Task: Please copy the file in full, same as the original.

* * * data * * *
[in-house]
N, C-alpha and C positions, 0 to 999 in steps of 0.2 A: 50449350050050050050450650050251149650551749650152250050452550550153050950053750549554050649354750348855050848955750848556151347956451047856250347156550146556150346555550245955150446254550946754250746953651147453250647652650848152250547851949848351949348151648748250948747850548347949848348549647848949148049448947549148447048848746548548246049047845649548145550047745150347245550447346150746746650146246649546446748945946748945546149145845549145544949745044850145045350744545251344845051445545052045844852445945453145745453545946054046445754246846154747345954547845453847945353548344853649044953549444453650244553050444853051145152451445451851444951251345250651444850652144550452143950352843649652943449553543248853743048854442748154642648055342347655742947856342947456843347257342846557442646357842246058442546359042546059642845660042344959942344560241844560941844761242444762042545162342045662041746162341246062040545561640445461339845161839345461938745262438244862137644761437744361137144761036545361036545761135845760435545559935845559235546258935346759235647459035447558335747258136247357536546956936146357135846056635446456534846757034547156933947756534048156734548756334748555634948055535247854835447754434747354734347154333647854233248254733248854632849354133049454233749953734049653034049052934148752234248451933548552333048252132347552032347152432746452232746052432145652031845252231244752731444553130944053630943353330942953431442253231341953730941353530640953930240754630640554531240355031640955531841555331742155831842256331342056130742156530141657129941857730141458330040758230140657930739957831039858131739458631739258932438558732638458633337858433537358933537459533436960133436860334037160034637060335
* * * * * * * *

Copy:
[in-house]
N, C-alpha and C positions, 0 to 999 in steps of 0.2 A: 50449350050050050050450650050251149650551749650152250050452550550153050950053750549554050649354750348855050848955750848556151347956451047856250347156550146556150346555550245955150446254550946754250746953651147453250647652650848152250547851949848351949348151648748250948747850548347949848348549647848949148049448947549148447048848746548548246049047845649548145550047745150347245550447346150746746650146246649546446748945946748945546149145845549145544949745044850145045350744545251344845051445545052045844852445945453145745453545946054046445754246846154747345954547845453847945353548344853649044953549444453650244553050444853051145152451445451851444951251345250651444850652144550452143950352843649652943449553543248853743048854442748154642648055342347655742947856342947456843347257342846557442646357842246058442546359042546059642845660042344959942344560241844560941844761242444762042545162342045662041746162341246062040545561640445461339845161839345461938745262438244862137644761437744361137144761036545361036545761135845760435545559935845559235546258935346759235647459035447558335747258136247357536546956936146357135846056635446456534846757034547156933947756534048156734548756334748555634948055535247854835447754434747354734347154333647854233248254733248854632849354133049454233749953734049653034049052934148752234248451933548552333048252132347552032347152432746452232746052432145652031845252231244752731444553130944053630943353330942953431442253231341953730941353530640953930240754630640554531240355031640955531841555331742155831842256331342056130742156530141657129941857730141458330040758230140657930739957831039858131739458631739258932438558732638458633337858433537358933537459533436960133436860334037160034637060335